Former Raider Jeremy Price stars for Colgate
By Chris Messina
Photo by Bob Cornell
Jeremy Price had a very successful 2008-09 season playing for the Nepean Raiders in the Central Canada Hockey League. The native of Burlington, Ontario was part of a Raiders team that fell two wins short of a CCHL championship, he also won Bronze at the World Junior ‘A’ Challenge representing Team Canada East, and was selected by the Vancouver Canucks in the fourth round of the National Hockey League’s Entry draft the following summer. It was a pretty successful final year of junior before heading off to Colgate University to play Division-l in the NCAA's ECAC conference.
Price went to Nepean after playing two seasons in the Ontario Junior Hockey League as a member of the Milton Icehawks. The blueliner was seen at a prospects tournament in Toronto by then head coach of the Nepean Raiders Gary Galley. The former NHLer liked what he saw and recruited Price to play for him in Nepean the following year. “I couldn’t have asked for anything more, it was the best year of my hockey career thus far,” says Price. “I couldn’t say enough about the coaching that I got from Gary Galley that year. I went into that season with no expectations, just trying to get a new fit and everything kind of happened to me that year. I just thought he was an awesome coach, he instilled a lot of confidence in me and just gave me room to play my game and that is where things took off.”
Price billeted with teammate Ben Sexton, who is now a rival of his in the ECAC as a member of the Clarkson Golden Knights. However, not all of Price’s highlights that year happened in a Raiders uniform, as he had the opportunity to represent his part of the country, as a member of Team Canada East at World Junior ‘A’ Challenge. The tournament was held in Camrose, Alberta and he was able to return to Nepean with a Bronze medal.
“It was an unbelievable time, to get a group of guys together that didn’t really know each other for 10 – 15 days and basically live together and all you’re focusing on is hockey. It was pretty amazing time,” recalls Price. “You’re almost treated like pros. I remember walking in the locker room and you just have Team Canada jersey’s spread out across the room and everything is there for you. It was a pretty amazing experience.”
Price still reflects on the devastating defeat his Nepean Raiders squad suffered in overtime of game 6 of the CCHL finals, when Pembroke’s Damian Cross scored to end the series. “It was unreal. I didn’t have much playoff success in Milton,” he says of the playoff run. “We had such a good group of guys. Even the game that we lost we took it to OT, that atmosphere in Pembroke was pretty surreal. I’m never going to forget that year.”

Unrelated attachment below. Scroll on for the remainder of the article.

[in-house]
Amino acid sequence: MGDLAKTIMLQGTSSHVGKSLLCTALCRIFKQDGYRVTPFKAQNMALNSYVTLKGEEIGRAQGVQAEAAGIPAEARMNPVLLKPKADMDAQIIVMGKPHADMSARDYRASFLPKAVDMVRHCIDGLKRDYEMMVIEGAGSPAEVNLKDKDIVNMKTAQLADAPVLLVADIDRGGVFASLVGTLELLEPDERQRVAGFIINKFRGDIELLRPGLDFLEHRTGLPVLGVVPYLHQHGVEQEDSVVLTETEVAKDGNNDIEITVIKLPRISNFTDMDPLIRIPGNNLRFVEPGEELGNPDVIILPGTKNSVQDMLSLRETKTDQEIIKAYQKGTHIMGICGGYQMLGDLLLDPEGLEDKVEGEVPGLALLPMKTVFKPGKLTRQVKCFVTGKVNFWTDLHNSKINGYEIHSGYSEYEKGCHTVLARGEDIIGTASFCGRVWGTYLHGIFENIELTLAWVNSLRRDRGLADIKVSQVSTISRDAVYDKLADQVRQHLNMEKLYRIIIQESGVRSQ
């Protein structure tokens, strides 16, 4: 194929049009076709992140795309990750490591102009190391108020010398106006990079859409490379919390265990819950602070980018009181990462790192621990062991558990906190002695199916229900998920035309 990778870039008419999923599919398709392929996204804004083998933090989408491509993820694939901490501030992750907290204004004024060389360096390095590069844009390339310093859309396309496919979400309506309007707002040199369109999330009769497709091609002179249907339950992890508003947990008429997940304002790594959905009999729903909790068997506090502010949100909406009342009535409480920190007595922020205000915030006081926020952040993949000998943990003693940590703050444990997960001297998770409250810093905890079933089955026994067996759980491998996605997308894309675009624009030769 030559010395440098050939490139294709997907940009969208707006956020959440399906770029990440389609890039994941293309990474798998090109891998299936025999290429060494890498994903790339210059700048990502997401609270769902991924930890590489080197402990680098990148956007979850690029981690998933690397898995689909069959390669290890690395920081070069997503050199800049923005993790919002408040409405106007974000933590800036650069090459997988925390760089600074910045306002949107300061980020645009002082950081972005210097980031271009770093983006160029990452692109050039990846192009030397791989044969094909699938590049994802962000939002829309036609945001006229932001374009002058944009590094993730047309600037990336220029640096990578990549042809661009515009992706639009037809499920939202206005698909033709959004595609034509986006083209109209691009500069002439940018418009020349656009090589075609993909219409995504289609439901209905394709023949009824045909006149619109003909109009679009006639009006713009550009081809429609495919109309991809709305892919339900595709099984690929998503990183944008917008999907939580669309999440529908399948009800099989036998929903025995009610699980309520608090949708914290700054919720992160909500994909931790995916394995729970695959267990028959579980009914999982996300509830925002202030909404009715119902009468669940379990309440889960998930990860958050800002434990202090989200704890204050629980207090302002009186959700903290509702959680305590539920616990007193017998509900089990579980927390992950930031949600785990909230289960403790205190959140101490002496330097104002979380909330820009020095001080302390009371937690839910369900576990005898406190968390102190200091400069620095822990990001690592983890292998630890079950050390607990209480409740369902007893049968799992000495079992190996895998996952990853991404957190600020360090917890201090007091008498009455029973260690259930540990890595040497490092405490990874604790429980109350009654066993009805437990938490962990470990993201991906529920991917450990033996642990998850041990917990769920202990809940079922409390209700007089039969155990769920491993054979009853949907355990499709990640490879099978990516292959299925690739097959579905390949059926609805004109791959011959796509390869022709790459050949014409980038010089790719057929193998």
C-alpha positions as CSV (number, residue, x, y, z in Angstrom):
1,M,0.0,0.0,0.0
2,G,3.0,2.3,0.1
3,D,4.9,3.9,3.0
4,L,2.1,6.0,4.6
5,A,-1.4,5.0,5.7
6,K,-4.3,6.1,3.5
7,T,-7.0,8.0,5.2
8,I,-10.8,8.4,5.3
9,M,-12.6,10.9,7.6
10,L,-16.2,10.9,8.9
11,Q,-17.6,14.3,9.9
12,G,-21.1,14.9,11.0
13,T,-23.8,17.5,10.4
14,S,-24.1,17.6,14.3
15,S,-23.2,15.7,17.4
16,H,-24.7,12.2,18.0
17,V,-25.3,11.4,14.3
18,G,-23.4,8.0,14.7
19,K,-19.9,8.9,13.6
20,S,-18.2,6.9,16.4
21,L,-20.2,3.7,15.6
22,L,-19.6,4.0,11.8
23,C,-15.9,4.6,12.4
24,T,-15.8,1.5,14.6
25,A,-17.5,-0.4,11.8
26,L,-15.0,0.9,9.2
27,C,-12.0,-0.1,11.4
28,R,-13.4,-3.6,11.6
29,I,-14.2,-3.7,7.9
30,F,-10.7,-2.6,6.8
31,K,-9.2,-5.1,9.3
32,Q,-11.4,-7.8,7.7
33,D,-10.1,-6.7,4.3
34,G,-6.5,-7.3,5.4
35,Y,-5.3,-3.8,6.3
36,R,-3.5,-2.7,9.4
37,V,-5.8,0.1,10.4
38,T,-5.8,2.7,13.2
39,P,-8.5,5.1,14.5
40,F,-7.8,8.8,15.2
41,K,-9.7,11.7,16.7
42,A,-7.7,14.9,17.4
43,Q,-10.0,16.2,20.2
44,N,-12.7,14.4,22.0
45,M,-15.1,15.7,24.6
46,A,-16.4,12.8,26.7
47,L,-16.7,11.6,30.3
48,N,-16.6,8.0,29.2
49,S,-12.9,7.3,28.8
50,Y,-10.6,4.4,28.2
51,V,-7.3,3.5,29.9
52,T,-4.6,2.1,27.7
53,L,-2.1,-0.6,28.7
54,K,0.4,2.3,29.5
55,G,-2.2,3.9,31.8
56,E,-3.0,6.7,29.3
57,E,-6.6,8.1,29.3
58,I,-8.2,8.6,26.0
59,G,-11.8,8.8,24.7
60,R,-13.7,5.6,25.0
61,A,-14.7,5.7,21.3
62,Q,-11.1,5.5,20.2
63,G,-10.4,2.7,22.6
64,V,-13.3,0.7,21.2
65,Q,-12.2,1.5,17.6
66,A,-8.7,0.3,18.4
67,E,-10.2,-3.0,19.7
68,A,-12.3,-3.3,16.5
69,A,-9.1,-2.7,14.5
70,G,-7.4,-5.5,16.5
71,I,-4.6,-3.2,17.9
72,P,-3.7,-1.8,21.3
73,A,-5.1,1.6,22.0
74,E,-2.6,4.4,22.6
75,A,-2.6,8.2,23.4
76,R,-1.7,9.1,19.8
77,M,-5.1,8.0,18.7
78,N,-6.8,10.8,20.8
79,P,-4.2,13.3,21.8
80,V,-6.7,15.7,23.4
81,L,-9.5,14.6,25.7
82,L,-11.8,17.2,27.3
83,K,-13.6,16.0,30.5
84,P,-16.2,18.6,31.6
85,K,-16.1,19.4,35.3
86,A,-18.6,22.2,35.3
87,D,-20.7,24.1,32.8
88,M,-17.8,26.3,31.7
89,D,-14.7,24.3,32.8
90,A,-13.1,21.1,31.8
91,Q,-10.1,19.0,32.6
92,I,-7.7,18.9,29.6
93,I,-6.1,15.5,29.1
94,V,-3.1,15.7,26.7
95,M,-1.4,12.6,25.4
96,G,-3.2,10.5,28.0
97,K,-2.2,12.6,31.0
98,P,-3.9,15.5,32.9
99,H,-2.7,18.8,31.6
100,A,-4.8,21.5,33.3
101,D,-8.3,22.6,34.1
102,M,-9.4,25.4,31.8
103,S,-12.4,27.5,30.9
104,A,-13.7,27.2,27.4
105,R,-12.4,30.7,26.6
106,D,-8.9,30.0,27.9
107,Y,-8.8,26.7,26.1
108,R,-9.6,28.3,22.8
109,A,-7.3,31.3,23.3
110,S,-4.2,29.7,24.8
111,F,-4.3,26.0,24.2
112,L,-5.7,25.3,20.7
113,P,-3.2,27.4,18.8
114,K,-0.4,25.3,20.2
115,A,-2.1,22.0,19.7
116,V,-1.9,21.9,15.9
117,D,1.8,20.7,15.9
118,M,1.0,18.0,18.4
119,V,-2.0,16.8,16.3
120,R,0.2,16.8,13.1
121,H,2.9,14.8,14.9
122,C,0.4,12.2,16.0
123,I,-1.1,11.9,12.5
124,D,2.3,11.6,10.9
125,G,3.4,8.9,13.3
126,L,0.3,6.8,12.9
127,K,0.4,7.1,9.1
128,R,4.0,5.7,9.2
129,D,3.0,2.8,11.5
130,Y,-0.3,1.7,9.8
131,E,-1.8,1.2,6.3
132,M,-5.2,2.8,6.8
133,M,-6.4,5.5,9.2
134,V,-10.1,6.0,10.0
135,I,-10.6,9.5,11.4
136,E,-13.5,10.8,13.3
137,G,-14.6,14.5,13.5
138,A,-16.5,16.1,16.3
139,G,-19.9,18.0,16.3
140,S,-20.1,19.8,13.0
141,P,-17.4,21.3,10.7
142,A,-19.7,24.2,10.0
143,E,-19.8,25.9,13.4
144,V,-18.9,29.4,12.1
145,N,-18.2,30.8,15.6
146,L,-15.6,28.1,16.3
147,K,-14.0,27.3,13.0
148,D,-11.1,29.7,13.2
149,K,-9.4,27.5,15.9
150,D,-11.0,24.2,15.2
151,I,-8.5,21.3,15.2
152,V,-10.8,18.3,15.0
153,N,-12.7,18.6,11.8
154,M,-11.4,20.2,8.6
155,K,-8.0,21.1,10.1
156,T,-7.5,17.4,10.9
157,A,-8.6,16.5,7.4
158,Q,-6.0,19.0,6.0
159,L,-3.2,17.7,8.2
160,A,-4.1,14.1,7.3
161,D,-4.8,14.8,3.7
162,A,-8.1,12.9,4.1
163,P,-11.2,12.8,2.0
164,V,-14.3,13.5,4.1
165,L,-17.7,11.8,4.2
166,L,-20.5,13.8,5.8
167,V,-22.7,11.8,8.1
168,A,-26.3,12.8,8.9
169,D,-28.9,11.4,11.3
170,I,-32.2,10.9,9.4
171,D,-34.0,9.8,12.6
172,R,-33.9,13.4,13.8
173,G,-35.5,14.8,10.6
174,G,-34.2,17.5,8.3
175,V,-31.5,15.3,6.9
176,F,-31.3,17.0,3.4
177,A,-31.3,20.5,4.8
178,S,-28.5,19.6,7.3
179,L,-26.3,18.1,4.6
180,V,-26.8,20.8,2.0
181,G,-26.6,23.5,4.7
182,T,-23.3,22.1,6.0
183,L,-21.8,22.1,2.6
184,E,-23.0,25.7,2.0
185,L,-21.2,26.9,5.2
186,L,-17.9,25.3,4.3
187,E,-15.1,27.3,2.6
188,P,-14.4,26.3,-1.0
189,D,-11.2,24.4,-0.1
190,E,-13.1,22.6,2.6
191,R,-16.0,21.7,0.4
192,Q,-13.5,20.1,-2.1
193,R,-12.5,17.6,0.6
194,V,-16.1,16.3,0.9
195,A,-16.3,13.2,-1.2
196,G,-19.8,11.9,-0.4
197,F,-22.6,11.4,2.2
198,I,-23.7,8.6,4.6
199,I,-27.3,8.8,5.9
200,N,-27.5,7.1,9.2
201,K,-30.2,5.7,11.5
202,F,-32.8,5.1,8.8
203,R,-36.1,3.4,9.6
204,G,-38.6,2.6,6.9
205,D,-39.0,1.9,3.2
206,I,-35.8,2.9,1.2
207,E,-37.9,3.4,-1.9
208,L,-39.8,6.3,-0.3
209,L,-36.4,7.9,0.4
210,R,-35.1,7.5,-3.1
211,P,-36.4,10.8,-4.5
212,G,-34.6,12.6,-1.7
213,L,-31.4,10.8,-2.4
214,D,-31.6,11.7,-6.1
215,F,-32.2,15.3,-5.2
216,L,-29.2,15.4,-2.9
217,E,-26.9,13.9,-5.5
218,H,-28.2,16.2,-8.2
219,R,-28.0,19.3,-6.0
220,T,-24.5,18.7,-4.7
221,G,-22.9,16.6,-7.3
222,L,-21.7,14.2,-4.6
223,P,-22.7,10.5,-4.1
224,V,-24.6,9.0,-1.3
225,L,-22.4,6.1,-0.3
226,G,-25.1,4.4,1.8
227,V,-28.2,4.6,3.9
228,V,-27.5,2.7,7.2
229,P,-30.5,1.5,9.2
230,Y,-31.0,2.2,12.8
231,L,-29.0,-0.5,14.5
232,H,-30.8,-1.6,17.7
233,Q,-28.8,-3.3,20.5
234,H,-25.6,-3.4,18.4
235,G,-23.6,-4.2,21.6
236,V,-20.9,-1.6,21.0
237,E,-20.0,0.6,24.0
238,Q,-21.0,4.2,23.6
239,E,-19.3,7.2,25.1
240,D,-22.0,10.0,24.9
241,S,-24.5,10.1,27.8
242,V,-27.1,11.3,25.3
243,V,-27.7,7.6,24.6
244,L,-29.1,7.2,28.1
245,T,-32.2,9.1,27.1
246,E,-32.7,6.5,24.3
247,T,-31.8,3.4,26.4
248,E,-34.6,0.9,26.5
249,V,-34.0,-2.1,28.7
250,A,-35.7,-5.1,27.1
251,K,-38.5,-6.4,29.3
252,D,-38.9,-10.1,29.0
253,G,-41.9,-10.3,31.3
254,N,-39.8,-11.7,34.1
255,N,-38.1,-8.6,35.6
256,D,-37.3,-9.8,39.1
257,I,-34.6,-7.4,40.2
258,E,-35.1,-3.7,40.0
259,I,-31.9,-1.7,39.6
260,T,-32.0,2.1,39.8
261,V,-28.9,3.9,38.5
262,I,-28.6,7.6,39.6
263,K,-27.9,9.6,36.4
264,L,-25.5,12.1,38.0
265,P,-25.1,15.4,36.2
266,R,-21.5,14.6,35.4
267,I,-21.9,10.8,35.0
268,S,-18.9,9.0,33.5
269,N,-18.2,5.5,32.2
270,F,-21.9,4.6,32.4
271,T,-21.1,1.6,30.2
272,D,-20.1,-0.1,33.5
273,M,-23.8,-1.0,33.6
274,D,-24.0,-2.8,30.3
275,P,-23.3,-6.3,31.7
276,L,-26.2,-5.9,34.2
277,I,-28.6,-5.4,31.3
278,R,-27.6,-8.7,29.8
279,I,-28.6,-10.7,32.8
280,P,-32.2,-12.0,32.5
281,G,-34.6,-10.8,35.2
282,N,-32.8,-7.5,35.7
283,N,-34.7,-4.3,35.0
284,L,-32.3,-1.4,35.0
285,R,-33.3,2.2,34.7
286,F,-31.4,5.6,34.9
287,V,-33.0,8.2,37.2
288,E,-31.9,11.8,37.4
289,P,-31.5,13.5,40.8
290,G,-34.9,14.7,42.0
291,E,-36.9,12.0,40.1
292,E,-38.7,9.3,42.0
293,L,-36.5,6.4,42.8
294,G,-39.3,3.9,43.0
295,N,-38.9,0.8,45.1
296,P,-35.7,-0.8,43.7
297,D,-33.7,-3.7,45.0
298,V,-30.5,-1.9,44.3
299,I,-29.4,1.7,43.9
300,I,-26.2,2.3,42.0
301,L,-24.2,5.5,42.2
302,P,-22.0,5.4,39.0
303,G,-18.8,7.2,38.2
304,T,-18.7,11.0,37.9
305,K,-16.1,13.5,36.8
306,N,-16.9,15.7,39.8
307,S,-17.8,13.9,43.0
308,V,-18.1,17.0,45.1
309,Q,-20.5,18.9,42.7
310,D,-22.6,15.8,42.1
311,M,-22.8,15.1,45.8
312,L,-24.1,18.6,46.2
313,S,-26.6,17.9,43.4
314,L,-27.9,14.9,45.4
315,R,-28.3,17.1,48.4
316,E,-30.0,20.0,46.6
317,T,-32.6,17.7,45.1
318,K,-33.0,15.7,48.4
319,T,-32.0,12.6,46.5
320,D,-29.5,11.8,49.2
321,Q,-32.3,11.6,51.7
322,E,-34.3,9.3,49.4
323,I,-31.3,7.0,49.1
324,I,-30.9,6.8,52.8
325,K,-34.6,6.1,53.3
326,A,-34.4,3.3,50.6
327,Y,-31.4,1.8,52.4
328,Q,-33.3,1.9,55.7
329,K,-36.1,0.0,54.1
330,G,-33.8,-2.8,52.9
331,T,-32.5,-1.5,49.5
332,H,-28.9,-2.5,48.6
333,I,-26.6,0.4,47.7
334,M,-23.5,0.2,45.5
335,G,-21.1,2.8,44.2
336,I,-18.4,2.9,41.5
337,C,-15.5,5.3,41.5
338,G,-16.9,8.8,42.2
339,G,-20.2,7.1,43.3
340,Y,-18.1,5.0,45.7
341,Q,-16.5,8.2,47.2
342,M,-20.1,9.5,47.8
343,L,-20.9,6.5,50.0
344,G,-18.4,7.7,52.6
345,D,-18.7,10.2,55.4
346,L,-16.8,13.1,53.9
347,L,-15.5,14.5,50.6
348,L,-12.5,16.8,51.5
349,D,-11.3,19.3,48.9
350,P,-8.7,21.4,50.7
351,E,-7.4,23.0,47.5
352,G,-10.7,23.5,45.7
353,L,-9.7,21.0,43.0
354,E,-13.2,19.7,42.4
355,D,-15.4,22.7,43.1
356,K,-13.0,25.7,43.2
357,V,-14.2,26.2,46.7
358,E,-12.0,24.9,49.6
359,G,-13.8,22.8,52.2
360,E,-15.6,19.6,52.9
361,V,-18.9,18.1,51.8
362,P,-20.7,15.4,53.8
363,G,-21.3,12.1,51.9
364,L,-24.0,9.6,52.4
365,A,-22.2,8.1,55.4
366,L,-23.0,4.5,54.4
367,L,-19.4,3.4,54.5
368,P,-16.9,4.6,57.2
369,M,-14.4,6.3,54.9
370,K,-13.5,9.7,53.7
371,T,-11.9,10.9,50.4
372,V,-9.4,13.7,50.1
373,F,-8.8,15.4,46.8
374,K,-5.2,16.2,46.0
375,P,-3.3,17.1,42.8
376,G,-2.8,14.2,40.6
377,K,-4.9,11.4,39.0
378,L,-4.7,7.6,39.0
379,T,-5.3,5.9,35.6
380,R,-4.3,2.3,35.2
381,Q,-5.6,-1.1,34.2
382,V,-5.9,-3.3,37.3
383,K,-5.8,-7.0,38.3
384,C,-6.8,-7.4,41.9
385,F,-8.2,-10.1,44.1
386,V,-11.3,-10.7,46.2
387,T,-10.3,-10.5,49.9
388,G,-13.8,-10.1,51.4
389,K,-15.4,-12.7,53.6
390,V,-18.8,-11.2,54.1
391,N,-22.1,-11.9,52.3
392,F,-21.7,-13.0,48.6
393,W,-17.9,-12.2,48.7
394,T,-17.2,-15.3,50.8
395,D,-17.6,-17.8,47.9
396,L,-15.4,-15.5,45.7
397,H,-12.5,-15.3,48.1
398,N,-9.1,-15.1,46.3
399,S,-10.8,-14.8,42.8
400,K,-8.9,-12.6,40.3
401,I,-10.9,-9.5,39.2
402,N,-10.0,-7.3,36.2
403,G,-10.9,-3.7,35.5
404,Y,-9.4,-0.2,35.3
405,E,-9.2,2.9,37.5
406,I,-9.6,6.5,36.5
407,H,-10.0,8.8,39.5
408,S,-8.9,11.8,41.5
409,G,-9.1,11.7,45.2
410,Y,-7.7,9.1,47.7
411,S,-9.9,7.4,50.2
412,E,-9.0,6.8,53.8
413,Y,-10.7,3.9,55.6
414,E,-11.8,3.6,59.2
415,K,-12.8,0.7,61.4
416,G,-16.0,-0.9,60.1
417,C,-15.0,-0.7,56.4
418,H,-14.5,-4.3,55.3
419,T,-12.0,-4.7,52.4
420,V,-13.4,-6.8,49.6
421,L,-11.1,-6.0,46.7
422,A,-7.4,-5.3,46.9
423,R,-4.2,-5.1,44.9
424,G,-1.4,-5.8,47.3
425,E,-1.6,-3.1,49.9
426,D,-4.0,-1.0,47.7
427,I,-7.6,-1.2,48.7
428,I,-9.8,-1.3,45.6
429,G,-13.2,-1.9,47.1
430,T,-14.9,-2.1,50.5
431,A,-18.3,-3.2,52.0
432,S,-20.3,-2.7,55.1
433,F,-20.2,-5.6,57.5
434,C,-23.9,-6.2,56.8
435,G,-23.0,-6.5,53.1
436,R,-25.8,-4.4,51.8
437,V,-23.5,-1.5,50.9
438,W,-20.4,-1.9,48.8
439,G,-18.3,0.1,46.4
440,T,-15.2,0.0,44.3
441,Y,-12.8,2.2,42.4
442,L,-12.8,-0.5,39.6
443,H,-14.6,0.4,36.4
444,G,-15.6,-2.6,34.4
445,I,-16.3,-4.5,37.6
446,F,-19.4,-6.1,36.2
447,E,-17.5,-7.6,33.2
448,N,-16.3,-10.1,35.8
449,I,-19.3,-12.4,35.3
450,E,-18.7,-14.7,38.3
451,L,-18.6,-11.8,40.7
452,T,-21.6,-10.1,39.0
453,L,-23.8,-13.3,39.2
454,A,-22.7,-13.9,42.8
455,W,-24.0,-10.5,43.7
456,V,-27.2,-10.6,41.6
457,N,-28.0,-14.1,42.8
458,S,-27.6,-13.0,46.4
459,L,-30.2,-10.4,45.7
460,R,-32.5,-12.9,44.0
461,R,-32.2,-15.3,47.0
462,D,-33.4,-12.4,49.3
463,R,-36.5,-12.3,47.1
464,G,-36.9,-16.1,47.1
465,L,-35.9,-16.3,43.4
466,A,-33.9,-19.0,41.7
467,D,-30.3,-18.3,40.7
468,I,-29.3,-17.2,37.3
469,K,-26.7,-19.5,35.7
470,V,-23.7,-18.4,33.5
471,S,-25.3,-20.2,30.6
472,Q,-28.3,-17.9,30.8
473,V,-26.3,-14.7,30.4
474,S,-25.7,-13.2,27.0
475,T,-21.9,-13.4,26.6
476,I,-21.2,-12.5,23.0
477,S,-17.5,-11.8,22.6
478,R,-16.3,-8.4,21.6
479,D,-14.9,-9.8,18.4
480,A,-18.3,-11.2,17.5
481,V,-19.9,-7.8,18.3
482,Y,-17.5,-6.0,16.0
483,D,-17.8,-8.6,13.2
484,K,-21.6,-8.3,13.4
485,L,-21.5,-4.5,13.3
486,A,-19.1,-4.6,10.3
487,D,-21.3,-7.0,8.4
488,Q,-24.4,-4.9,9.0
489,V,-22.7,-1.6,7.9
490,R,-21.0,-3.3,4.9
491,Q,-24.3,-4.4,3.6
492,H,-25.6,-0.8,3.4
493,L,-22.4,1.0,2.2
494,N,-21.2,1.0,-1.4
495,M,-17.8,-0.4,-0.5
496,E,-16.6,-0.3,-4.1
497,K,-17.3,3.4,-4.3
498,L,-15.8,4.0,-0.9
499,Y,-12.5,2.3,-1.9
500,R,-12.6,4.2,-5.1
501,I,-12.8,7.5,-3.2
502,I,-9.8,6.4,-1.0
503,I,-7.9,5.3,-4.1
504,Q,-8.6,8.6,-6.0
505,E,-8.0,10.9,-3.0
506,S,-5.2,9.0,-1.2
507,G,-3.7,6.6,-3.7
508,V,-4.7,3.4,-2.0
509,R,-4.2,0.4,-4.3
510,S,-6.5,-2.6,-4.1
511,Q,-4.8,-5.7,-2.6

Price felt that with a bit of luck, the sky was the limited for his team that season. “One of the guys I play with now won the RBC (Cup) that year (Mike Leidl played for the Vernon Vipers). Every now and then I think about what it would have been like to win it. You hear the stories about what the entire run was like. Ours was about half of what (Leidl’s) was. I could just imagine what it would be like to make it all the way to the RBC. I think we could have done it, it just came down to a goal.”
A few months after the loss to the Lumberkings, the Canucks drafted Price into the NHL with the 113th pick of the draft in 2009. The last few summers he’s participated in Vancouver’s development camps and feels it has helped him understand what he has to do to make his dreams of playing hockey at the highest level a reality. “(You learn) just the kind of dedication that it takes. You can see at just one camp, how many players there are and how talented they are and what you have to do to separate yourself from that group. You can be a pretty amazing player and still never get a shot. It tends to put things into perspective.”
He also enjoyed watching the Canucks go on a run last spring that took them to within a win of the Stanley Cup Finals last spring. “It was just cool too watch them, almost being a part of that organization, you know a lot of the guys in that system. It’s fun rooting for them.”
A few years prior to having his name called at the NHL draft, Price was taken by the Oshawa Generals in the OHL Priority Selection. He attended one of their training camps, but he knew he wanted to pursue an NCAA scholarship after watching his older brother Matt play at Boston College. “After going down to Boston and watching him there, I knew that was what I wanted, it was my end goal,” says the Raider. “I got to have that firsthand experience of watching College games as opposed to others that just sort of hear about it.”
Price has enjoyed his time at Colgate University so far. “I’ve enjoyed the aspect of being able to manage the academics with hockey, it kind of keeps you grounded and focused,” says the economics major. Price did have to make some altercations to his game after leaving the CCHL to adjust to the pace of US College Hockey. “I’ve had to embrace a more physical role (because of the intensity). That’s how you have to play to be more effective, whereas in Nepean it was almost like my role was to skate the puck, be a more offensive guy. The one thing I’ve learned here is you have to go every single shift.”
Both Raiders organizations have a long list of alumni that have gone on to play in the NHL. At this rate they might have one more.
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